Possibly one of the best perks of being a parent is bearing witness to your child’s reaction when they see the ocean. While we were driving to the Oregon coast, my mom talked about when she was a little girl and how she would clamor to be the first one to see the ocean from the road when driving to the beach with her family. And I remember doing the same thing many moons ago; riding in the backseat and spying that distant patch of blue at the first instance the asphalt dipped down to allow an unobscured view.
Sun glistening on water as far as the eye can see.
So we reprised this age-old ritual on the way to Lincoln City. Once we turned left from Highway 18 to Highway 101, five sets of eyes were peeled for the nominal privilege of being the first to spot the Pacific. I won, that same giddy feeling coming over me at the sight of sand and water.
After unloading the car, assigning bedrooms in our block-from-the-beach rental and consuming some hastily prepared hot dogs and burgers, we headed to the beach. I was dying to get a picture of the boys’ faces when they first saw the sparkling water (and the sand) but all my pleas to ‘wait’ fell on deaf ears as they bolted for the water.
Still, I managed to get a few happy photos.
Please note the Gort hiding in his foxhole behind the professor
We returned as often as possible over the course of our six-day stay, though the freezing cold water and windy conditions, along with the ages of our littles (and the short attention spans of the adults) meant we were usually there for about an hour at a time.
I managed a few runs along the water which, aside from the running, lung-depleting business of it all, was really quite magical. Maybe if I lived by the beach I would run all the time. Maybe not.
And there were sunsets the likes of which I’d never seen. On our second night there, the professor and I happened to go for a stroll on the beach just before 9, right when the sun was setting. There were people drinking wine at the top of the 73 stairs leading down to the beach (yes, I counted – one tends to do that when one has to make multiple trips up and down to retrieve forgotten items or take children for false-alarm bathroom breaks).
We marveled on subsequent nights as, reminiscent of the Truman Show, other vacation goers emerged from their rentals like clockwork (8:51) to watch that orange ball dip beyond the slate-blue horizon.
But, as we learned on our third day in Oregon, it’s not all spectacular sunsets and joyous children on the beach. There’s also fog (and rain).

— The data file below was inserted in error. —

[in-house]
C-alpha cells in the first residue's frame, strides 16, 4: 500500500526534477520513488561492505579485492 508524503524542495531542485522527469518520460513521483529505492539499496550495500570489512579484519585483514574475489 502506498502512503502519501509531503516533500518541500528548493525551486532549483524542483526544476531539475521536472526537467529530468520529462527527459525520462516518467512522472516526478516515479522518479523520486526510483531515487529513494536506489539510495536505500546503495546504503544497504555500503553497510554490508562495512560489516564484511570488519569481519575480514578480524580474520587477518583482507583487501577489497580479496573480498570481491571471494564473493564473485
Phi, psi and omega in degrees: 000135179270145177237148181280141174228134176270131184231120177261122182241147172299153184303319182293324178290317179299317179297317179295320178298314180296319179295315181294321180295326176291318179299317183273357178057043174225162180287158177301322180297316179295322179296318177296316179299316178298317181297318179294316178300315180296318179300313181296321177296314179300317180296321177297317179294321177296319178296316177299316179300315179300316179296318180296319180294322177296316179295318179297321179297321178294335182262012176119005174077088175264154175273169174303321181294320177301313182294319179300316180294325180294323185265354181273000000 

We’d driven down towards Newport with my mom, to see the lighthouse at Yaquina Head and look for seaglass at Agate Beach. We stopped at the lighthouse first, because how cool is it to go inside a lighthouse?!
Well, for starters, the lighthouse was fully booked by tour groups, meaning ‘no lighthouse for you!’ And also the entire southern coast appeared to be enveloped by fog. Which is beautiful and eerie and also obscuring, meaning you can’t see a whole lot.
We got to the beach and, instead of seaglass, found sand as far as the eye can see. Which, of course, wasn’t terribly far on account of the fog.
Initially, we’d hoped to see the dunes farther south along the coast, but nixed the idea because going there meant spending 5 hours in the car. So I was rather happy to set foot on Agate Beach and see a mass of wavy sand.
Dune-ish, but without the drive.
After clomping through sand for what felt like ten minutes, my mind flashing back to House of Sand and the desert and the sense of desperation that pervades that movie (or maybe it was my sense of desperation), we got to the edge of the water – or at least to where the edge of the water was in view – and dropped our belongings by a totem pole of sorts; a very tall post stuck in the sand. The boys took off for the water, the professor parked himself on the sand and my mom and I began walking along the water’s edge.
We were walking for a while and I was taking pictures of fog and seagulls and then we turned around to go find the boys. While our backs were turned the fog had multiplied and left us with this:
Having no sense of time – how far we’d walked, how long we’d walked – I just kept walking back in the direction we’d come from; assuming even if I didn’t see the tell-tale totem pole, I’d at least hear my boy-children. After walking for a while without seeing much, my mom looked at her watch or her fitbit and told me we’d walked too far and needed to go back in the other direction or risk getting completely lost. But I was certain the fog couldn’t disguise the sound of my boys playing by that blasted totem pole and that we should keep walking.
She persisted that we’d gone too far and I insisted that we couldn’t possibly have walked past the boys and the disagreement may have concluded with my saying something like ‘if you turn out to be correct I will acknowledge you as being the queen of direction.’
The nonexistent girl scout in me had no idea what to do, save praying the fog would abate so we could be reunited with the rest of our party. ‘Use your cell phone!’ you say? Well that would have been an option if the professor hadn’t left his in the car.
Hence, with no Macgyver-esque plan to extricate myself, I listened to my mom and walked back in the other direction..until we found the professor lying in the sand and his three sidekicks desperately trying to bury each other.
They’d relinquished their post by the totem pole and moved inland, about 100 yards away. No wonder we didn’t see, much less hear them.
Also, my mom is the queen of direction.